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Within this NWO funded project we will investigate the possibilities to reveal information preserved on the surface of silver and gold objects, underneath a corrosion layer. Using imaging techniques and chemical analysis, information on the making of these objects can be discovered.

Aim of the project

Archaeological metal contains a wealth of information, especially on the historical context. In particular the surface, where surface decoration and gilding are located, is important. This knowledge ultimately helps us to better understand the culture of our ancestors. But that same surface is subject to degradation, and abrasive preservation treatments such as polishing can have a negative effect on the legibility of the metal. This is why it is important that relevant information about the object and its context is not lost after excavation. This project investigates the best way to extract information from archaeological precious metals before it is lost due to degradation and / or preservation treatments.

A unique find

The finds from the Palmwood wreck contains a unique group of precious metal objects. These probably belong to a virtually intact personal ensemble from the seventeenth century, probably unique,  without known historical parallels. The objects are also interesting from an art-technological point of view, because of their almost unpolished state. Research into these precious objects provides a better understanding of the objects, also in connection with the other finds from the wreck. The focus of the present research is mainly on the steps that can be taken to extract relevant information as optimally as possible, whereby a selection of state-of-the-art analytical techniques will be applied. The applied method of research will lead to an improved research and conservation strategy for precious metal post-excavation. This research will lead to the development of an interdisciplinary, innovative strategy after excavation, which is of importance for those involved with handling archaeological precious metal.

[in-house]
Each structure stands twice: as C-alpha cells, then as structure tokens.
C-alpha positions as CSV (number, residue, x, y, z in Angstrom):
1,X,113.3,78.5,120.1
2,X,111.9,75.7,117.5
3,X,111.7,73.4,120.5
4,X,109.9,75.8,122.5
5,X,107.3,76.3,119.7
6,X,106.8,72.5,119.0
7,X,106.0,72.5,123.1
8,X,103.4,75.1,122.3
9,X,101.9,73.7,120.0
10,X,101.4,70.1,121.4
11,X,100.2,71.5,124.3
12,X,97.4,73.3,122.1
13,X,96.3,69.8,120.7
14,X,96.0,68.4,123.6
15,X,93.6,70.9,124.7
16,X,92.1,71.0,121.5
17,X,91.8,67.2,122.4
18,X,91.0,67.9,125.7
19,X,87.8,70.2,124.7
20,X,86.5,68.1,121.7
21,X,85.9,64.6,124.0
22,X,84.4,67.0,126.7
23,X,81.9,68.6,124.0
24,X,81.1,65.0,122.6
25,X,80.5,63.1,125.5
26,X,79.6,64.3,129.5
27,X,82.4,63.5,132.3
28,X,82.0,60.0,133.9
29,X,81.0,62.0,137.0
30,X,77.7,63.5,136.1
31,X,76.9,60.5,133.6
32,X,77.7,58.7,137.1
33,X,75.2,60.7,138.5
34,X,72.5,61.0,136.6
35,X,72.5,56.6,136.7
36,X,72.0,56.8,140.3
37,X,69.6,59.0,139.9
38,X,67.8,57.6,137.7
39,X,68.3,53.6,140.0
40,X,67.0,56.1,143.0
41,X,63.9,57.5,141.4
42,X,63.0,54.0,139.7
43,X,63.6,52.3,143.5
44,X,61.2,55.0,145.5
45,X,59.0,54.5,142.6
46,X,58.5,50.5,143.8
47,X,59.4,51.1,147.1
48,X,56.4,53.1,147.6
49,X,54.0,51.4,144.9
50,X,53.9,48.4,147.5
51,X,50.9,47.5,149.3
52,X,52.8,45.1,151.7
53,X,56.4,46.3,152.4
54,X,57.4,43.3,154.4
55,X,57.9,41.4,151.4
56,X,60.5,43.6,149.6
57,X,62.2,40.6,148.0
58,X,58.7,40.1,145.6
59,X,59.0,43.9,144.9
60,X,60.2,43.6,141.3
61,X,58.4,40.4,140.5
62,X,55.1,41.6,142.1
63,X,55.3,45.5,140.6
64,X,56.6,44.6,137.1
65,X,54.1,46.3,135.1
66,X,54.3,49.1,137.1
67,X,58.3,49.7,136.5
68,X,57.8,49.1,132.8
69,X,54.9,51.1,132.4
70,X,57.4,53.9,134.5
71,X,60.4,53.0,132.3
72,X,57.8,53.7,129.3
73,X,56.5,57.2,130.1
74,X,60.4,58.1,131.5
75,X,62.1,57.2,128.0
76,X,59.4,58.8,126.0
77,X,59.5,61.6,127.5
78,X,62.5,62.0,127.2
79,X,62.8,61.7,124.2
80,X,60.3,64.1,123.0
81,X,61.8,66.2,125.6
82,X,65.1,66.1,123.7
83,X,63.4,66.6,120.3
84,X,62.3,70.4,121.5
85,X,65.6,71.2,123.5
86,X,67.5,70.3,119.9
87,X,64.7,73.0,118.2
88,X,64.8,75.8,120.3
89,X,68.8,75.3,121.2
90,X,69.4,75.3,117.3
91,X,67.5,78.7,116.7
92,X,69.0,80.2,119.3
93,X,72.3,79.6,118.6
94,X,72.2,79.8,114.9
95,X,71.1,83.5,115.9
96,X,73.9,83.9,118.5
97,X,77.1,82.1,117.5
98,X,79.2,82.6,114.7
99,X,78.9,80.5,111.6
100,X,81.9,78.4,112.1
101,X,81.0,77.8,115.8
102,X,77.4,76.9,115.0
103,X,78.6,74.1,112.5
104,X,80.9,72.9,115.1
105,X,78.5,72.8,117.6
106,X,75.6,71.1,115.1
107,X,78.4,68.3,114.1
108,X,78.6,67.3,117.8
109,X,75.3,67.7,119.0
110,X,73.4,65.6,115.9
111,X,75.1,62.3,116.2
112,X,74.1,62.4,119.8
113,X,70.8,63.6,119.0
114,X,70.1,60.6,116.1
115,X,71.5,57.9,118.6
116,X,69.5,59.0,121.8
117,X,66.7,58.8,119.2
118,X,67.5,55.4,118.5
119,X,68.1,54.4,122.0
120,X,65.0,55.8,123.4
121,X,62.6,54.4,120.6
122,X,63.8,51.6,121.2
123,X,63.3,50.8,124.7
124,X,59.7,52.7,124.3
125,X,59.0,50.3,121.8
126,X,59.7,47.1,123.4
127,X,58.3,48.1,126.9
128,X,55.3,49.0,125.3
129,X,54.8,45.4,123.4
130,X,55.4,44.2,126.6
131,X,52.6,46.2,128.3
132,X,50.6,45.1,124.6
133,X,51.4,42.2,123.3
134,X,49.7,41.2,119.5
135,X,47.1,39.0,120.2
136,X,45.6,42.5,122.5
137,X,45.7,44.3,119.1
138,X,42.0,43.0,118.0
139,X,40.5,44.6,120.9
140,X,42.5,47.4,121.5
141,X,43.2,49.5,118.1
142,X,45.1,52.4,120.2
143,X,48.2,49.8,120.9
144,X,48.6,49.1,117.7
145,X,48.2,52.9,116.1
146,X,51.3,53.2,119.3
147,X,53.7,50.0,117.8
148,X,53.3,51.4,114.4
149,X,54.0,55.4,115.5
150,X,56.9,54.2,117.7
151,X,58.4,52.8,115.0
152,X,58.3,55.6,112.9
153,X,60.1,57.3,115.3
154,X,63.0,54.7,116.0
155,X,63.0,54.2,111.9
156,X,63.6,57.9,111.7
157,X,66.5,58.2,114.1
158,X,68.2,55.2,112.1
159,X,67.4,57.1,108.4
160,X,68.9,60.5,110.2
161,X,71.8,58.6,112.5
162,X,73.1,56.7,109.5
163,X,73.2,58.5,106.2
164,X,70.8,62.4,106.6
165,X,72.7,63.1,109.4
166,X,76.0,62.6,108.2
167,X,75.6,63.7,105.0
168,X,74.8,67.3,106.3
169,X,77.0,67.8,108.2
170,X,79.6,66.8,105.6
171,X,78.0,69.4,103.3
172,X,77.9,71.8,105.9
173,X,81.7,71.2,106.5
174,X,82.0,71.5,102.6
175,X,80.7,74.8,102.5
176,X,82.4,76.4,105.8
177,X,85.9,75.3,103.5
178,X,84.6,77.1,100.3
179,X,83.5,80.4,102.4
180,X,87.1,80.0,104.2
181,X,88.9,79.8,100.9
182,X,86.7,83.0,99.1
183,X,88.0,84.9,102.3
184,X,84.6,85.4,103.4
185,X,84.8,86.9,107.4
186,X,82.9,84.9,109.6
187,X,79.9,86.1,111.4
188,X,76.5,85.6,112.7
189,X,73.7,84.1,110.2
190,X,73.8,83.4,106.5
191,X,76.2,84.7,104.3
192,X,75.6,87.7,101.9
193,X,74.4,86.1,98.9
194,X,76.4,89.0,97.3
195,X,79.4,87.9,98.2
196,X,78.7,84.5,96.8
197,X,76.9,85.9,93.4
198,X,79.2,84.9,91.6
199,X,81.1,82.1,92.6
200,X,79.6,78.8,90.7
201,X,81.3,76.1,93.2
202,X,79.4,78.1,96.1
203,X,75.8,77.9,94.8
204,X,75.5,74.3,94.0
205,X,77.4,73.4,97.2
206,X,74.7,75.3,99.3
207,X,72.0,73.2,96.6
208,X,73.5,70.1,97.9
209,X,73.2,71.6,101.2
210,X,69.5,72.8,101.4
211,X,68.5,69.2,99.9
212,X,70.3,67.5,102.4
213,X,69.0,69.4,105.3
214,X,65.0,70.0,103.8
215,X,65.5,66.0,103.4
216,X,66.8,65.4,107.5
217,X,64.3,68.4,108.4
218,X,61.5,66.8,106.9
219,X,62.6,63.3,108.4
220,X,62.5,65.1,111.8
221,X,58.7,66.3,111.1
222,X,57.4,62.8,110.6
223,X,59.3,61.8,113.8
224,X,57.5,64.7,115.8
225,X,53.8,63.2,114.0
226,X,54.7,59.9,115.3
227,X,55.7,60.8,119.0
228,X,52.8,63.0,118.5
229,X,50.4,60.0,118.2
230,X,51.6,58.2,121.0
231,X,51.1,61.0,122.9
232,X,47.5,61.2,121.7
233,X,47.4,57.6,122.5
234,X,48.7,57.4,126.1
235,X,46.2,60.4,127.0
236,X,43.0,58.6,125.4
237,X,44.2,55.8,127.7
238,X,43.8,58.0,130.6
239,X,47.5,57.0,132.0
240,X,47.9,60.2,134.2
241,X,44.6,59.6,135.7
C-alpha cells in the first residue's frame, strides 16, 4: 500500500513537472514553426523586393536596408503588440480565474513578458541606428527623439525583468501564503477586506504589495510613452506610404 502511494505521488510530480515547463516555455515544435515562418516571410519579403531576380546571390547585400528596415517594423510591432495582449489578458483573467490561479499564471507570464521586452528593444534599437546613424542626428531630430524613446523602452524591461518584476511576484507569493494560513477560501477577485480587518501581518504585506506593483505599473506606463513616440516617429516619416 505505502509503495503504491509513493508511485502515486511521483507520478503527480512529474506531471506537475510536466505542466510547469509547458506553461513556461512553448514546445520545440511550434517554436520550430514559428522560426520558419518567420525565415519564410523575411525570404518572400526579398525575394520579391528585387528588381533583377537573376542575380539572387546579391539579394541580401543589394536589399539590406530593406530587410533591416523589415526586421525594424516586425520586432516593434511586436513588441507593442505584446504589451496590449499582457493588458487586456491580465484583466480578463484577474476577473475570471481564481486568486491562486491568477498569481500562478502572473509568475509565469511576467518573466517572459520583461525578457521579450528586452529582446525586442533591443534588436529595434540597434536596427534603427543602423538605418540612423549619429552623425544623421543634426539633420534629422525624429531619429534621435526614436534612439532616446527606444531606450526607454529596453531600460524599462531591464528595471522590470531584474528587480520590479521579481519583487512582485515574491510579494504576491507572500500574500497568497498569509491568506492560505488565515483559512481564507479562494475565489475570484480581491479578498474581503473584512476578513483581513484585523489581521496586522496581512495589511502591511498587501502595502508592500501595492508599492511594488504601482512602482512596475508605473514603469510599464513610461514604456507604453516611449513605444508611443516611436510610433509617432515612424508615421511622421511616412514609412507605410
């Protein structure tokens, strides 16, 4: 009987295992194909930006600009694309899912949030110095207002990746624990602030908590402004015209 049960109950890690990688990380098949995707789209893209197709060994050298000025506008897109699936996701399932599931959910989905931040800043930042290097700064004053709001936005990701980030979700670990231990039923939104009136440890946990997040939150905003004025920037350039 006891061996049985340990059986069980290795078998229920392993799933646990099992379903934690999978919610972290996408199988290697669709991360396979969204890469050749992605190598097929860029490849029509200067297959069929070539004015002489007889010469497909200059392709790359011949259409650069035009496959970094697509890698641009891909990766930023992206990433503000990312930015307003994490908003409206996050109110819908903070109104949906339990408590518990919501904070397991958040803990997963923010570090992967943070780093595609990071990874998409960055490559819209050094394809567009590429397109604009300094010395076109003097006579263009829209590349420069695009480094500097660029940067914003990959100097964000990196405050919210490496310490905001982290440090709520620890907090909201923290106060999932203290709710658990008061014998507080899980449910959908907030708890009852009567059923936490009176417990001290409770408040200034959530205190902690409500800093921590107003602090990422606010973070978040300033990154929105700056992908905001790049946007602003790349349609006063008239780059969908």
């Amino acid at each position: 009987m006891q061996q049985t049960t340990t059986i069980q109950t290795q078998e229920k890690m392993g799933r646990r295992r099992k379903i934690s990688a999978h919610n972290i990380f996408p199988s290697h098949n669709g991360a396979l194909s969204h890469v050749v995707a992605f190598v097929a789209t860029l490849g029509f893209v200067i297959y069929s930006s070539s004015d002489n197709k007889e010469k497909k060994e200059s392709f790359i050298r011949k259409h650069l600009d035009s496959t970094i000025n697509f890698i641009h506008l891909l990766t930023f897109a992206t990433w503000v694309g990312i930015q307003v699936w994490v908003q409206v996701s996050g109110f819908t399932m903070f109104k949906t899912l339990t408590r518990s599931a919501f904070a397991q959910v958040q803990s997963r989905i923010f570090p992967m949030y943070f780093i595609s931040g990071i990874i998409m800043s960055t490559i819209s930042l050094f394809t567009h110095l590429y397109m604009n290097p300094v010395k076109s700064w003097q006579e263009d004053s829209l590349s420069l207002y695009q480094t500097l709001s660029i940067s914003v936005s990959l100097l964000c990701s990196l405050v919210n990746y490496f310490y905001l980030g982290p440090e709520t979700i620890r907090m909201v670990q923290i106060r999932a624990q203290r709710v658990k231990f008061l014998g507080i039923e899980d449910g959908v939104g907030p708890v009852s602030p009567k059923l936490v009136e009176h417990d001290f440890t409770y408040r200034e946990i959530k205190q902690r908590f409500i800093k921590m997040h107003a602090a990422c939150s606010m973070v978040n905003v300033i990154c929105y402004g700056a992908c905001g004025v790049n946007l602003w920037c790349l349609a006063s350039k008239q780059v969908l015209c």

Texels zilver
Silver (or gilded silver) hand warmer with cardan-mechanism, 17th century. Photo: Restaura

More information

Prof. dr. M.R. (Maarten) van Bommel

Principal Investigator

Dr. T.P.C. (Tonny) Beentjes

Lecturer in Metals Conservation